Mental health terms in papers, trends and opinions10 Sep 2022
I read a paper recently, a quite good one:
ExplORB-SLAM: Active Visual SLAM Exploiting the Pose-graph Topology
Julio A. Placed, Juan J. Gómez Rodríguez, Juan D. Tardós, José A. Castellanos
and I had a criticism, that the paper uses the term ‘hallucinate’, one example:
The pose-graph from ORB-SLAM is hallucinated towards every frontier spotted, thus creating as many graphs as frontiers.
While I had never seen this term used in academic literature, ‘hallucinate’ seems to be a thing, especially in NLP. There are 356 papers on arXiv with this word in the abstract at the time of this writing. From the definitions people provided, ‘hallucinated’ seems to mean some kind of weak prediction, or some prediction under circumstances where there is not enough information. I wouldn’t have chosen hallucination for that meaning, especially after scanning the Wikipedia page on it.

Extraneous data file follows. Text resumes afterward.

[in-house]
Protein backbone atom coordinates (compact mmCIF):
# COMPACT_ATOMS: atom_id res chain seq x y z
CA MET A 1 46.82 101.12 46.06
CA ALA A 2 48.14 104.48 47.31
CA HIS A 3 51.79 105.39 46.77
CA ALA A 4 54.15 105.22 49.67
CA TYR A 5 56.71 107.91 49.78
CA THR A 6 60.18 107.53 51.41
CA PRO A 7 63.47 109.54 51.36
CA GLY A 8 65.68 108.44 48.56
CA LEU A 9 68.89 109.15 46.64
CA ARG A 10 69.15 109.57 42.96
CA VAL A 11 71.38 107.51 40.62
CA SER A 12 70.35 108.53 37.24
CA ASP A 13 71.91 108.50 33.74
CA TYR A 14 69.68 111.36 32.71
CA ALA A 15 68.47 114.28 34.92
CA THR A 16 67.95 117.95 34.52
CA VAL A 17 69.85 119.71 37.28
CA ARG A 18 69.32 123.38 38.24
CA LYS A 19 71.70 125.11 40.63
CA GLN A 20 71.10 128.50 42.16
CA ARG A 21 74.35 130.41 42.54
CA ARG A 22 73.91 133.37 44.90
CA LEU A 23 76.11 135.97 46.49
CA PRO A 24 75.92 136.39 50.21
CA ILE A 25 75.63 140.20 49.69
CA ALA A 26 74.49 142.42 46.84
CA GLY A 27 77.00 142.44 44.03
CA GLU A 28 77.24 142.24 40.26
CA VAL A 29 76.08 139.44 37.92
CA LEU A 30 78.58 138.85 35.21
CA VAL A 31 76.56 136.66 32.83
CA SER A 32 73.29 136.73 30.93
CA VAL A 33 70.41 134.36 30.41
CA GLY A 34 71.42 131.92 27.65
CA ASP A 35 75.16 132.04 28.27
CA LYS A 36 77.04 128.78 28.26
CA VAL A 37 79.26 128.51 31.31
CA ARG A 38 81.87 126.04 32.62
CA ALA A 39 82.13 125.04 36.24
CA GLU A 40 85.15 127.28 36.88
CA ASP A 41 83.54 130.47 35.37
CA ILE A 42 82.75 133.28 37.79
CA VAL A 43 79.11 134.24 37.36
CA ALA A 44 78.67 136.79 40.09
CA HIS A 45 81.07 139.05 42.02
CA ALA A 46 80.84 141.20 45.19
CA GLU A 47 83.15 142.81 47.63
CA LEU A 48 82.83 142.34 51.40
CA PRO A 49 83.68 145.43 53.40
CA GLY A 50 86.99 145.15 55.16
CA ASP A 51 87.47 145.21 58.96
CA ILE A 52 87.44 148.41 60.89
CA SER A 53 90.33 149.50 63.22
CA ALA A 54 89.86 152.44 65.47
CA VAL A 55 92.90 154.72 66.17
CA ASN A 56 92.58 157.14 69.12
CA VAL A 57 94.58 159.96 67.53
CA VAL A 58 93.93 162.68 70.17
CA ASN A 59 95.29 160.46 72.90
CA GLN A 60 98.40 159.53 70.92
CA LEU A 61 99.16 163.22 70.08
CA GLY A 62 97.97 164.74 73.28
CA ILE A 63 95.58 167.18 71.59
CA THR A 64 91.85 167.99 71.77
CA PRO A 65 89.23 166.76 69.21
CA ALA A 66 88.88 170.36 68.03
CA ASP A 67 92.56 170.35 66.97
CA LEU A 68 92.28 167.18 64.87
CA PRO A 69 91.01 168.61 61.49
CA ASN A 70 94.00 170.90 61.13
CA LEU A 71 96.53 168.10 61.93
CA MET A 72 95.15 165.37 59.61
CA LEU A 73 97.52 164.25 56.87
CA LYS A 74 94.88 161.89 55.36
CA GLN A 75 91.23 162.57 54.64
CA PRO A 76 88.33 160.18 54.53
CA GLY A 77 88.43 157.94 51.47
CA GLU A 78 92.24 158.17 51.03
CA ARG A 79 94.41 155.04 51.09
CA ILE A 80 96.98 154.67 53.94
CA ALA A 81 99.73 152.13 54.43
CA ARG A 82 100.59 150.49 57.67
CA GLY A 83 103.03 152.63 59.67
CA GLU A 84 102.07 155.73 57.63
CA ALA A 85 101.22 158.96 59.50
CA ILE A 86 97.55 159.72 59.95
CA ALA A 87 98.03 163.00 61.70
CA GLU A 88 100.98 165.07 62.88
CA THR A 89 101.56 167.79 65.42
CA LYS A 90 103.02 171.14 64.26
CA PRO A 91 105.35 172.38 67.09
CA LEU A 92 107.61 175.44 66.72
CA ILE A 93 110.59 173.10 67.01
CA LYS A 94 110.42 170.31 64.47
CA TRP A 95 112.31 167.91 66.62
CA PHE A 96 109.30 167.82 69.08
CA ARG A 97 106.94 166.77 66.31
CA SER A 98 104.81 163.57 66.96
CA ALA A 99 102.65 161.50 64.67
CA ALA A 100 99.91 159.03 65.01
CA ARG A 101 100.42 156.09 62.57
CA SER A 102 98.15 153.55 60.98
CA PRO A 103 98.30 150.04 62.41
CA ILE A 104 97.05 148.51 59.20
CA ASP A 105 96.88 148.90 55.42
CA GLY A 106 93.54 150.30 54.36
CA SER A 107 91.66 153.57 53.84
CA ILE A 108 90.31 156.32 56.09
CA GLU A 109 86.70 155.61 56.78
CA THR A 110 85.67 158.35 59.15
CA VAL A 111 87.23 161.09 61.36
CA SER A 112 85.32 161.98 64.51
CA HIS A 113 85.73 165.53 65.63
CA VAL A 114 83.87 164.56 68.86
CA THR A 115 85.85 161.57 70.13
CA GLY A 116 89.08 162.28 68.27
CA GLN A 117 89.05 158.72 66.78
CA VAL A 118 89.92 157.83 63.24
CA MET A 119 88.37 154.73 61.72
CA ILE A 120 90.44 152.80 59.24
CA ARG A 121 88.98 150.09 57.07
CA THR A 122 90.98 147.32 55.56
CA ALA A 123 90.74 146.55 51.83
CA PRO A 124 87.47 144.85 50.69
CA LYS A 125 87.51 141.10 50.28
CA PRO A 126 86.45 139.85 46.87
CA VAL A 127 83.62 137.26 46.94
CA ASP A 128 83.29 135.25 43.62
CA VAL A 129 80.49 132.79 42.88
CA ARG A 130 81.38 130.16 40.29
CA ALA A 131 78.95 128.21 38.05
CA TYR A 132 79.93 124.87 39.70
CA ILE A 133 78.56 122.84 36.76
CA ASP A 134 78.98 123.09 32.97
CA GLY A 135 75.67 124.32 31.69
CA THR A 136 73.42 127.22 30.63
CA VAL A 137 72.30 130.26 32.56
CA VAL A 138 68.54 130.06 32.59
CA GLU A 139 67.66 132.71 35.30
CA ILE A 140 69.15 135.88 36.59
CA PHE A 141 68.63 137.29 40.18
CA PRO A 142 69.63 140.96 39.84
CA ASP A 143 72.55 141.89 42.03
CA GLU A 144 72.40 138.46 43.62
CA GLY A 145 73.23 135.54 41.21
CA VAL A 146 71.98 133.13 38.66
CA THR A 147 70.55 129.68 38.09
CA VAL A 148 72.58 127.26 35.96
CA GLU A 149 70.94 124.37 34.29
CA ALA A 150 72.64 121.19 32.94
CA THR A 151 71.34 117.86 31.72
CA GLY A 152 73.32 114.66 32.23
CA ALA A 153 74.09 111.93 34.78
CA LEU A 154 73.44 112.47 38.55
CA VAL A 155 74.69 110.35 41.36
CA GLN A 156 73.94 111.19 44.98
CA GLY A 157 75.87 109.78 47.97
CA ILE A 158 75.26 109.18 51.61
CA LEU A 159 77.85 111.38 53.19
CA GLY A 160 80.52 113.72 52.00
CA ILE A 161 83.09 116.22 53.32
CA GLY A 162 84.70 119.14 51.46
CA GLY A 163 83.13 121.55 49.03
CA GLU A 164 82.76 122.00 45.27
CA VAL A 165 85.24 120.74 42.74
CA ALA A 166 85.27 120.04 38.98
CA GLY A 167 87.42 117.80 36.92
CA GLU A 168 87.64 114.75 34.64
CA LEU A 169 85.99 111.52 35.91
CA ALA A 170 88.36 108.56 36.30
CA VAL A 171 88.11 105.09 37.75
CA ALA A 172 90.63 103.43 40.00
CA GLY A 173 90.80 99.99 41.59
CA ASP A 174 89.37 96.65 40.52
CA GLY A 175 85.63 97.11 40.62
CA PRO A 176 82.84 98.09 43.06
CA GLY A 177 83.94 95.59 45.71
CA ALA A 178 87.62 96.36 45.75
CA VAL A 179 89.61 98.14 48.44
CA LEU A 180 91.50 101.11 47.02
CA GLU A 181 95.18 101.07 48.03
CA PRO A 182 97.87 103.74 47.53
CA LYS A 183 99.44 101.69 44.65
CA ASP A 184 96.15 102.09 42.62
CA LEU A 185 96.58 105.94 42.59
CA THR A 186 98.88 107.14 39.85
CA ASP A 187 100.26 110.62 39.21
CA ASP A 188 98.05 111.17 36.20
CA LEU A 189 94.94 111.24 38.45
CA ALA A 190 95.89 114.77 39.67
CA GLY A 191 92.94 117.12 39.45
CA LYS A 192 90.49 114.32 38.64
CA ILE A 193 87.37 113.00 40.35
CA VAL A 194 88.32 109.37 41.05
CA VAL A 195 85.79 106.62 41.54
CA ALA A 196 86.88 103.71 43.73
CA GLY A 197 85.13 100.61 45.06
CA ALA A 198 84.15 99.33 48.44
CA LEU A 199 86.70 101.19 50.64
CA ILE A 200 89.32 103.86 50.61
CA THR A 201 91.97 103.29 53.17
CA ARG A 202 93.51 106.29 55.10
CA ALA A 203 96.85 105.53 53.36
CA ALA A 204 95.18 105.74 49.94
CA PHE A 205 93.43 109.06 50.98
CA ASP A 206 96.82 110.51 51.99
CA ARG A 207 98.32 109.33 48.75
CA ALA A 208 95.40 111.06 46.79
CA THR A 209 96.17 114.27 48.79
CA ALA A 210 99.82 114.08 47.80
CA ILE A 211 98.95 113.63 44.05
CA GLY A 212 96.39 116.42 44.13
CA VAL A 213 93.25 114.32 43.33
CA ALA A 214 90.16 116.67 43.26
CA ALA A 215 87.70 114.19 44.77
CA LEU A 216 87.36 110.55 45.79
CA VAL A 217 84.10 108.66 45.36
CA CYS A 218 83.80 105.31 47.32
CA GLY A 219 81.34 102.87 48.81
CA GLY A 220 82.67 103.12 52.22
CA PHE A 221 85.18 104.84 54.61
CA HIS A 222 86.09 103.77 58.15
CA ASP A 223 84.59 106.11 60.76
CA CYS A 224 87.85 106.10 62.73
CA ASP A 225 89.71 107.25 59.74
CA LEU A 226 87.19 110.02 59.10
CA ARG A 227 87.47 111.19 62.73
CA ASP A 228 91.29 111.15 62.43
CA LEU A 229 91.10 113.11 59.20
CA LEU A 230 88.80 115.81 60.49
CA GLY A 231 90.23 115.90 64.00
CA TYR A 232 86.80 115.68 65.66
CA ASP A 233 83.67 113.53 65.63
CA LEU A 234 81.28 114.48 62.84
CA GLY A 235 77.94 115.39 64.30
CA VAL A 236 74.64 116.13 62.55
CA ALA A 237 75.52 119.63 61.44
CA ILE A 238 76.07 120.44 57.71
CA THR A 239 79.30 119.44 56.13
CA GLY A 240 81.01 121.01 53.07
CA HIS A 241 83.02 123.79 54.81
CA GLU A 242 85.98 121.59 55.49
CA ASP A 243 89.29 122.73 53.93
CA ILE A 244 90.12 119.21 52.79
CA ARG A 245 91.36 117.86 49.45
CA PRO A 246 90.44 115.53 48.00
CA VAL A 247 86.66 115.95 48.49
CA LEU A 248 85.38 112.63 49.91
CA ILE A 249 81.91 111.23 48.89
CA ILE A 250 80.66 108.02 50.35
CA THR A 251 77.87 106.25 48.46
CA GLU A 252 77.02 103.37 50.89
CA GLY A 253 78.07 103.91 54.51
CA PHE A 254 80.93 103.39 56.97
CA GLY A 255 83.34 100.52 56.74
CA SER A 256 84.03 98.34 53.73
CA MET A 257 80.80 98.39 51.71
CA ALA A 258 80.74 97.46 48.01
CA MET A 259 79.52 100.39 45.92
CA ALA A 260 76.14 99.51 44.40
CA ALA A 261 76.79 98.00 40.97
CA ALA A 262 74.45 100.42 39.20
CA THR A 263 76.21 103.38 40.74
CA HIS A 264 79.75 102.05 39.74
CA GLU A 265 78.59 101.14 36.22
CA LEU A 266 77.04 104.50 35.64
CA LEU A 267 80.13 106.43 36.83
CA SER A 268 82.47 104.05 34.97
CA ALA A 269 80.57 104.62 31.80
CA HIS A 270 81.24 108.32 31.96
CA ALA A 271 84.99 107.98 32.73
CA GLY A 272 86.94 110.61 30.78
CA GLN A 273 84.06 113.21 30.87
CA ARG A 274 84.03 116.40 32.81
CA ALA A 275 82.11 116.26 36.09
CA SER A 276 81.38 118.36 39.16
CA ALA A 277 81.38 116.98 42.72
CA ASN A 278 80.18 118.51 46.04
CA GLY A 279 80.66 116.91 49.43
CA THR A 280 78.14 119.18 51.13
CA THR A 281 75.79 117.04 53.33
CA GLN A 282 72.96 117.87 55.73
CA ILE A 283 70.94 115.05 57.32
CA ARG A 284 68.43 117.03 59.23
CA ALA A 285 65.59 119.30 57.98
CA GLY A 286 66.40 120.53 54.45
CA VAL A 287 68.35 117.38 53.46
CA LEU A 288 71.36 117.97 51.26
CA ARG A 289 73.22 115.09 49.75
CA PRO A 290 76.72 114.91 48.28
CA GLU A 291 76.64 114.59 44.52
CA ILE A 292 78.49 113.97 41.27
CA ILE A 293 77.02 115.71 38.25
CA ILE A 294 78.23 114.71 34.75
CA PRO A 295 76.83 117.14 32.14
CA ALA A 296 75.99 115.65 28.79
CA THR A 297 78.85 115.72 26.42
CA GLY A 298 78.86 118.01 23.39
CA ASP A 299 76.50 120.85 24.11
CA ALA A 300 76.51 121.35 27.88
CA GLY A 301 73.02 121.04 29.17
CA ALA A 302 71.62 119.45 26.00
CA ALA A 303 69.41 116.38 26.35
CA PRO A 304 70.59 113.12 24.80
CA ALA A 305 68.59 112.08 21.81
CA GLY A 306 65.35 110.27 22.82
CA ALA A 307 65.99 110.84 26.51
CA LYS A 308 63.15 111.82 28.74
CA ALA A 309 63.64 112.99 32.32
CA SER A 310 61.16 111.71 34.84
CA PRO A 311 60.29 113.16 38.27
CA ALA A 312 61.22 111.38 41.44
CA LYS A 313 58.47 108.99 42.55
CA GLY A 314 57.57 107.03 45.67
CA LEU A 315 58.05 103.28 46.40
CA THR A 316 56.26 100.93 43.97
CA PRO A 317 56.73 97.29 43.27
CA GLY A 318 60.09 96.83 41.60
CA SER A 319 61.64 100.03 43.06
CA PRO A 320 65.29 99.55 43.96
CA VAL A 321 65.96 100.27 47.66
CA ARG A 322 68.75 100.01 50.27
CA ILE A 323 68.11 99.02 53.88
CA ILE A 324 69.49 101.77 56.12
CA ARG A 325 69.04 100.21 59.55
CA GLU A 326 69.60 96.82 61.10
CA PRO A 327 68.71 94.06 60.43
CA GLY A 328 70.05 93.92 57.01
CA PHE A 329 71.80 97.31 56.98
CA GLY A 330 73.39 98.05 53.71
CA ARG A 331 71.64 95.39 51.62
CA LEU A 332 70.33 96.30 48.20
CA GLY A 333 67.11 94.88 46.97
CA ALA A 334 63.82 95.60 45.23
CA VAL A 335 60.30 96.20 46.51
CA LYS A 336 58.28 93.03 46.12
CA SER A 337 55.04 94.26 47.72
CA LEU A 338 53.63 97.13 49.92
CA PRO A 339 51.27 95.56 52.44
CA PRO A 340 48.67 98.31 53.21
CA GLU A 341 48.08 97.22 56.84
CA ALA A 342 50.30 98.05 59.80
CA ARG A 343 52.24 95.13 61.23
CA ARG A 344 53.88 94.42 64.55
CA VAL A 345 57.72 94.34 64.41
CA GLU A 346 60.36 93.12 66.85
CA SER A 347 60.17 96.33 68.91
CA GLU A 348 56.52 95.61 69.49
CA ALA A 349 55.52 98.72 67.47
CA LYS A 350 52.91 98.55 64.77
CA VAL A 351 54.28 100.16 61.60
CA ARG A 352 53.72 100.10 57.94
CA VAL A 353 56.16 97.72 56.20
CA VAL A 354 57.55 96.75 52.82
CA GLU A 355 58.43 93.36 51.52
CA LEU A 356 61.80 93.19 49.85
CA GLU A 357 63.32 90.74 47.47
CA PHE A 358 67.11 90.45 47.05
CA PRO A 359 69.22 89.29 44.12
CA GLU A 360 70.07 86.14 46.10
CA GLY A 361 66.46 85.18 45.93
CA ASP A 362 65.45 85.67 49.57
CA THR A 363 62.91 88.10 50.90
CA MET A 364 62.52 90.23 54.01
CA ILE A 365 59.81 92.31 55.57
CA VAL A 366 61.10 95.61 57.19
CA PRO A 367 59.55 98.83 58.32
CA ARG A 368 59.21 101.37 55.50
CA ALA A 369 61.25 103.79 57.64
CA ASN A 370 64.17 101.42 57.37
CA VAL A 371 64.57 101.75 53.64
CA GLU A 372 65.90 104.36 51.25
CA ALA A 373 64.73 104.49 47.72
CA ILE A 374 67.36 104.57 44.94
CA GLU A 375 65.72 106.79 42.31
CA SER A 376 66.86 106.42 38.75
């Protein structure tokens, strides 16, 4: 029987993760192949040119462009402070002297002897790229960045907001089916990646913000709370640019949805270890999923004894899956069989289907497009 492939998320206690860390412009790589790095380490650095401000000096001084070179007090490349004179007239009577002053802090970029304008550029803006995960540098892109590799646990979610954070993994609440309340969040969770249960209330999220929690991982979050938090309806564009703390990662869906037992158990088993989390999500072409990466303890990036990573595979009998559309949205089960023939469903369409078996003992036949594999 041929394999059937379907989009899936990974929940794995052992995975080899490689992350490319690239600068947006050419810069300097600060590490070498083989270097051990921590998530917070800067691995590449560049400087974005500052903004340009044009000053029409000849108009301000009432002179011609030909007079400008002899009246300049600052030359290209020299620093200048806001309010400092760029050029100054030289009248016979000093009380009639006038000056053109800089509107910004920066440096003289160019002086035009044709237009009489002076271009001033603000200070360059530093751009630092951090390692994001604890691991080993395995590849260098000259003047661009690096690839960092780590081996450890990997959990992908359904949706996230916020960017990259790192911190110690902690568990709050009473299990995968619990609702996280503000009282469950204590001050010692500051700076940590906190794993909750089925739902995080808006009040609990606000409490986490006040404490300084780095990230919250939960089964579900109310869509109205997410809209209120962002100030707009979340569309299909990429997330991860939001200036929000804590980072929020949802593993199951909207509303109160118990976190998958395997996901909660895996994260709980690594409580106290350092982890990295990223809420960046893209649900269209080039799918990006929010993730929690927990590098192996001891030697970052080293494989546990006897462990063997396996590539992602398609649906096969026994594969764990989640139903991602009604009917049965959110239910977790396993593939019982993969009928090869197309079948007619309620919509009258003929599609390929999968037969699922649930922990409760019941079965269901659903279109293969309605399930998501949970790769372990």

The use of this word is not my personal hill to die on, though it does bring up the selection of words for academic papers and the recent trend to avoid using mental health terms outside of a mental health context. You can read more on why using mental health terms appropriately is important from Grammarly.